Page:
Final Restraining Order in NJ – Could it Last a Lifetime?

Final Restraining OrderIn New York, a Final Order of Protection issued by the Family Court lasts either two or five years. In Pennsylvania, a Protection from Abuse Order lasts up to three years, and in some instances can be renewed. In New Jersey, a Final Restraining Order (“FRO”) issued under the Prevention of Domestic Violence Act (“PDVA”) lasts indefinitely. While a victim can request the order to be dismissed, or a defendant can request it to be vacated, if neither person makes that request, an FRO may last until the day either or both parties die (and even then, it may not terminate!)

If an FRO has been entered either to protect you or against you, or if the entry of one is pending, it’s important to understand the consequences. It’s also important to understand what it would take to dismiss or vacate the restraints.

An FRO issued under the PDVA carries with it a huge impact, and often neither the victim nor the defendant fully understand the actual impact when restraints are sought or imposed.

In general, the entry of an FRO against you can have serious consequences beyond the duration of the Order. The Order prohibits you lawfully possessing a firearm, your name enters a Domestic Violence Central Registry, you can be assessed a fine, and if you violate the FRO, you could end up being charged criminally for the violation. Often the charge for violating the FRO is more impactful than the FRO itself.

It is possible, in the right circumstances, that the person who secured the FRO to protect him or her can voluntarily request that the restraints be vacated. However, that request is not something that will be automatically granted. As the protected party under the FRO, a Plaintiff can request that the FRO be dismissed after its entry. Before the request will be granted or considered, however, the Plaintiff must receive counseling from the Court as to his/her rights, the consequences of vacating the restraints, and may be required to fill out a Certification of Dismissal, which would then be reviewed by the Court. Provided the Court finds that the FRO is being dismissed voluntarily, and that there is an understanding of the rights and consequences they’ve been counseled on by the Court staff, the FRO will be dismissed.

As the Defendant, the procedure is slightly different and success in vacating an FRO requires meeting a much higher standard.  To vacate the entry of an FRO after the time to reconsider or appeal it has lapsed, the Defendant must file a Notice of Motion to vacate the FRO. If a transcript of the proceeding is still available, it must be submitted in support of the application. Further, the Court cannot proceed with the request if the Plaintiff cannot be served with the Motion and there is no showing of good cause to proceed without the protecting party  in the Plaintiff’s absence and without having been served.

Provided there is nothing which stops the Court from addressing the substance of a request by a Defendant to vacate the FRO (e.g. there is nothing procedural which stops the Court from moving forward), the Court will review the eleven factors created by the Trial Court in Carfagno v. Carfagno, 288 N.J.Super. 424 (Ch. Div. 1995) to determine if there is a reason to vacate the restraints. Those factors are:

  1. Whether the victim consented to dismiss the restraining order;
  2. Whether the victim fears the defendant;
  3. The nature of the relationship between the parties today;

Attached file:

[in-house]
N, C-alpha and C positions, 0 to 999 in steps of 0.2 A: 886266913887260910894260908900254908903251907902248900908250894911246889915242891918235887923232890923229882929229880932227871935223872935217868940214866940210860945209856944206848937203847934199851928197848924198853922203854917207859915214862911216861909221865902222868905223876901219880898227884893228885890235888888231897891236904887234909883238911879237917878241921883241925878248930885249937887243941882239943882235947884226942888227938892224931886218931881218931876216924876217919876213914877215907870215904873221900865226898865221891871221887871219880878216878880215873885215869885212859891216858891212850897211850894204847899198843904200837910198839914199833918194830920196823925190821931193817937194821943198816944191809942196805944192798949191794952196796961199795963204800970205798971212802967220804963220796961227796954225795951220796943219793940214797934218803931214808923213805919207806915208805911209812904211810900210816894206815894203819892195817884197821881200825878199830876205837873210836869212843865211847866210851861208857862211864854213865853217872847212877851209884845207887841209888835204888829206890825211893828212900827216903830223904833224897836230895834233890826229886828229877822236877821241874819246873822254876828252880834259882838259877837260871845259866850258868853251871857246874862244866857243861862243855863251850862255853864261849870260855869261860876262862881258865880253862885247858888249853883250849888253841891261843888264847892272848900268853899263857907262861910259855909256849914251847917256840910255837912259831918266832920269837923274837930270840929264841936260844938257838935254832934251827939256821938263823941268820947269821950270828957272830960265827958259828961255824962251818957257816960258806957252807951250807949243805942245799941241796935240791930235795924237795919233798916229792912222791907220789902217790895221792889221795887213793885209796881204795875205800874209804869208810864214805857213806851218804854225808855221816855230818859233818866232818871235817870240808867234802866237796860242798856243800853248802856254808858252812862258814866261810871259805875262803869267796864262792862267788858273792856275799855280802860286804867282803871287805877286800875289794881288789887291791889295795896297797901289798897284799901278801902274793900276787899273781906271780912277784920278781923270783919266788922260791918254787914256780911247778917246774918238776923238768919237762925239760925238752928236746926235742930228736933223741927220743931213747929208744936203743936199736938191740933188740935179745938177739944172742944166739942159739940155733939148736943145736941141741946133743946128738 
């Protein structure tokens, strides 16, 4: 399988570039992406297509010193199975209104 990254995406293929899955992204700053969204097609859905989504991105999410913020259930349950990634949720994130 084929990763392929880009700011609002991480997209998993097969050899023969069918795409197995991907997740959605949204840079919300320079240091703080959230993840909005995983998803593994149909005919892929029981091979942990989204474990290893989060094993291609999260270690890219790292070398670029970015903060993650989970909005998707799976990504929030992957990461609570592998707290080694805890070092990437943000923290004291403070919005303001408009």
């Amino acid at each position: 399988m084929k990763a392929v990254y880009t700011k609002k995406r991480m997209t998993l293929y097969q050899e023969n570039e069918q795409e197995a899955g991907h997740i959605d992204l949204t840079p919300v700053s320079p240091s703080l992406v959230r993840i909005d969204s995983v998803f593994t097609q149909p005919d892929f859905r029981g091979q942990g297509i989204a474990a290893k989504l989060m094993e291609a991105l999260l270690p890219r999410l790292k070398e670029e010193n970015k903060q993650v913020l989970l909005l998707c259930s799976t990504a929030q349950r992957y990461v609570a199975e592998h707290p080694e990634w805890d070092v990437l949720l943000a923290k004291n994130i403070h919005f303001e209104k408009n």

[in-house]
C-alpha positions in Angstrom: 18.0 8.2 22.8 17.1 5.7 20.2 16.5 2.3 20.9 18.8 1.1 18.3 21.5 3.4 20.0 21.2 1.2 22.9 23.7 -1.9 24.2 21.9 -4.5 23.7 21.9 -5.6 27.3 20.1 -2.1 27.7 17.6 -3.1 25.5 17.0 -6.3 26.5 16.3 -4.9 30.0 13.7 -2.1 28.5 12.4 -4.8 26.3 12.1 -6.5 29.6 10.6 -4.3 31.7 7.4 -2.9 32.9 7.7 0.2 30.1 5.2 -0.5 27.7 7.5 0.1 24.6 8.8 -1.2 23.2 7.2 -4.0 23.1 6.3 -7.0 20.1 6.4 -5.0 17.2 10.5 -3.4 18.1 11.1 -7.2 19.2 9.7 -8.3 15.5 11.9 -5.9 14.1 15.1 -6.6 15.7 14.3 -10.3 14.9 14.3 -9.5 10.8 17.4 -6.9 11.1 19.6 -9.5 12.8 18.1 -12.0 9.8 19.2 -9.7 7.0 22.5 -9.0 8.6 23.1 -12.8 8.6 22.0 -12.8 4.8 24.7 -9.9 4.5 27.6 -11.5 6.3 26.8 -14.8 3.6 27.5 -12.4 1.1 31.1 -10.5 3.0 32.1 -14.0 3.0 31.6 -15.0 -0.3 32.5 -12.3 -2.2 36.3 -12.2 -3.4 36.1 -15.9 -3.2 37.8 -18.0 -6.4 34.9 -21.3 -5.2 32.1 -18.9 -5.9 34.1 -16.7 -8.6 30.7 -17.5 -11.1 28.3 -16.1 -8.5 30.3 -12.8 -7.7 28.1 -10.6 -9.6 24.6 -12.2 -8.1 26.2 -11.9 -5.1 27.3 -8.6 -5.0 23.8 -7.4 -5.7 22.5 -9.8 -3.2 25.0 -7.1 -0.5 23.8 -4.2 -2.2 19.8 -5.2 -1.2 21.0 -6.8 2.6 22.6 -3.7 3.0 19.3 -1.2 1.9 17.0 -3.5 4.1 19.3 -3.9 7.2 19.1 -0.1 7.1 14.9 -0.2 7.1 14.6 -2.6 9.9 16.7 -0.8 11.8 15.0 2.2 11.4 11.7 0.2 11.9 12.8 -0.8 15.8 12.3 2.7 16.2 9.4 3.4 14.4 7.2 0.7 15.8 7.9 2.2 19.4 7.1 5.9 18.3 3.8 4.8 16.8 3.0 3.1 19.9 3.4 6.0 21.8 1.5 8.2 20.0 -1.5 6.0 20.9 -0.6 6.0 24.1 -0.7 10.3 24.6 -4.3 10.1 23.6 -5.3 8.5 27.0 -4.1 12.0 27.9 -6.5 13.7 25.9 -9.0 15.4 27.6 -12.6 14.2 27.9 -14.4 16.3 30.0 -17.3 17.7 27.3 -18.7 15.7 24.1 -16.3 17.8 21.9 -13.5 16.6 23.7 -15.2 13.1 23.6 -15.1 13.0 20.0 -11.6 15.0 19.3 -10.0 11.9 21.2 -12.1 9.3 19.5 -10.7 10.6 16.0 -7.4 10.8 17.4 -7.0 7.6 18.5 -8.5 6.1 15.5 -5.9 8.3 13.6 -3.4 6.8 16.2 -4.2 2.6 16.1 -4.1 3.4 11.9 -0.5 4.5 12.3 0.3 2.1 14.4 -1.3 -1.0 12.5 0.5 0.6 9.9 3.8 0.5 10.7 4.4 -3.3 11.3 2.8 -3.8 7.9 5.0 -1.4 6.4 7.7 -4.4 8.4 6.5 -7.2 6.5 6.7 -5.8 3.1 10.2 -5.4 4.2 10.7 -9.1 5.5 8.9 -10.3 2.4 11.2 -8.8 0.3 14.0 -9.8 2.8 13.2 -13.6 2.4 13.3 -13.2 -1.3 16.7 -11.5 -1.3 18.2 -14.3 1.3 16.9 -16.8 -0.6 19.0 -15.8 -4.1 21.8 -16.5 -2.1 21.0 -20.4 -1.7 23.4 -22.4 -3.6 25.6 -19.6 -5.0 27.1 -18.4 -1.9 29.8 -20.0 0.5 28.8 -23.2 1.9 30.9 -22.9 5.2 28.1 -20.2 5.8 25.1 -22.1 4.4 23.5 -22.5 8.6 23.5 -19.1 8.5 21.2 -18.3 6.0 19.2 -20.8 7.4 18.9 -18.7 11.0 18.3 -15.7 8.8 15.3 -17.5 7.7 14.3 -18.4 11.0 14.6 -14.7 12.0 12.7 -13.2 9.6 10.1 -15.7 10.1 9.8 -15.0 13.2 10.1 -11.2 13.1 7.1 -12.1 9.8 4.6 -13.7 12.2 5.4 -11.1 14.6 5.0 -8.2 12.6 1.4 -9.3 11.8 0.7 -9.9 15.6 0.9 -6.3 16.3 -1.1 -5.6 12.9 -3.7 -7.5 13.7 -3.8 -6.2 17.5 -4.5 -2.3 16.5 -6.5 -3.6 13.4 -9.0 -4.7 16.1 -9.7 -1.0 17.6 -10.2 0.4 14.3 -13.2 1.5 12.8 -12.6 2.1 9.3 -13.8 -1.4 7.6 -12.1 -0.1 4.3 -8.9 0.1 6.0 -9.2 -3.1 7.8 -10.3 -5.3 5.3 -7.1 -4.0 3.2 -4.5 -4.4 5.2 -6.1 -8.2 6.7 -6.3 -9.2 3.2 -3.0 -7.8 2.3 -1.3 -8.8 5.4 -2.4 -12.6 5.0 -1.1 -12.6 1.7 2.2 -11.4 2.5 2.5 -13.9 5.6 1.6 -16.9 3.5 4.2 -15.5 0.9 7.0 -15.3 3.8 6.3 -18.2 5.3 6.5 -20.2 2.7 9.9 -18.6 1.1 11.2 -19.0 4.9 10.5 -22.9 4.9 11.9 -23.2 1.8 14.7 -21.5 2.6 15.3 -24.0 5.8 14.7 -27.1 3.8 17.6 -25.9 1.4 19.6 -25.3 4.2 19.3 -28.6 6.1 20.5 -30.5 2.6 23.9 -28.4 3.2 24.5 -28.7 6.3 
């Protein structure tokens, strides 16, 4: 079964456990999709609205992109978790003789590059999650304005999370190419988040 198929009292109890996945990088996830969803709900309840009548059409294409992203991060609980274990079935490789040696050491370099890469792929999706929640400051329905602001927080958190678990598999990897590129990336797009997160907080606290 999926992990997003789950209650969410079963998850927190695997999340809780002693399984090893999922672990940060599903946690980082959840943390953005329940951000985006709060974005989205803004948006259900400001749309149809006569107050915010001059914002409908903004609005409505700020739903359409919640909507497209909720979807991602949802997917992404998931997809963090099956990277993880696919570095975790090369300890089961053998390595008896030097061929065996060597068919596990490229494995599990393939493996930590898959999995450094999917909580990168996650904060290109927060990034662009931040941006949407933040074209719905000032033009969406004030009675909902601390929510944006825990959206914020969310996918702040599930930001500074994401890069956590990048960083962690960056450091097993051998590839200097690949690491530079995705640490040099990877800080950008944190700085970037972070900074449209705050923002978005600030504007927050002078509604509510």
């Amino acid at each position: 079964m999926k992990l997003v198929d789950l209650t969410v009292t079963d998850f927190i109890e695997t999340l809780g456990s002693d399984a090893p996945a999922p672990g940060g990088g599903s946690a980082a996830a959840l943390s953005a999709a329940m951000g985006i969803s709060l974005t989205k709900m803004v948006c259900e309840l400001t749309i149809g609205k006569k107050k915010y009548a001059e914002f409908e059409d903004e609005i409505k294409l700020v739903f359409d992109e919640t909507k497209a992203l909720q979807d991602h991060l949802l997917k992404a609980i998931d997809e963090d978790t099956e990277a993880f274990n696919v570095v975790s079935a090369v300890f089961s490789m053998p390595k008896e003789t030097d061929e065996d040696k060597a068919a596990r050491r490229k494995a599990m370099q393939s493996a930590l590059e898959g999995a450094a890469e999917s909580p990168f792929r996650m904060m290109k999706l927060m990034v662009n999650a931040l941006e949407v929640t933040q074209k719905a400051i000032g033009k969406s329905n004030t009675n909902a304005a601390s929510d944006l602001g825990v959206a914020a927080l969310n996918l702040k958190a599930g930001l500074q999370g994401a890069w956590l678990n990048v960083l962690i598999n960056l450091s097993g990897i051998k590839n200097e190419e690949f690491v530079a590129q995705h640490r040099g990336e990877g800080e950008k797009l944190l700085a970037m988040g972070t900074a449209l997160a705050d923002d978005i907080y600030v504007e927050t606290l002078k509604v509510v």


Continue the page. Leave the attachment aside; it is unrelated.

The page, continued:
4. The number of times that the defendant has been convicted of contempt for violating the order;
  5. Whether the defendant has a continuing involvement with drug or alcohol abuse;
  6. Whether the defendant has been involved in other violent acts with other persons;
  7. Whether the defendant has engaged in counseling;
  8. The age and health of the defendant;
  9. Whether the victim is acting in good faith when opposing the defendant’s request;
  10. Whether another jurisdiction has entered a restraining order protecting the victim from the defendant; and,
  11. Any other factors deemed relevant by the court.

This is a very fact specific test, and the Court will certainly be guided by the facts that led to the issuance of the Final Restraining Order in the first place. The Court also will take into account any additional acts of domestic violence or violations of restraining orders since the FRO was issued. Given what’s  at stake for both parties involved – the loss of necessary protections for the plaintiff and the ability to regain certain rights and anonymity for the defendant – it is advisable to have an attorney to help you through this process.  The attorneys of Jacobs Berger, LLC, are not only skilled in obtaining FROs and defending against the entry of the initial FRO, but also have experience in seeking to vacate the restraints and opposing same. To understand more about the potential to dismiss or vacate an FRO, or how to fight off attempts at same, schedule a consultation today.

 

Source: State of New Jersey Domestic Violence Procedures Manual (Amended October 2008)

About the Author:

Sarah Jacobs is dedicated to protecting the interests of clients in family law proceedings. Certified by the Supreme Court of New Jersey as a Matrimonial Law Attorney, and Qualified as a Mediator, Sarah possesses close to 15 years of experience practicing law throughout the State of New Jersey. Together with partner Jamie N. Berger, Esq. their boutique Morristown family law firm is managed with the goal of providing high-quality service tailored to each client's individual needs. In her capacity as both a family law mediator and litigator, Sarah works with negotiation-minded clients in a cooperative setting. She is also a skilled litigator with the knowledge needed to take even the most complex cases to court, if necessary.

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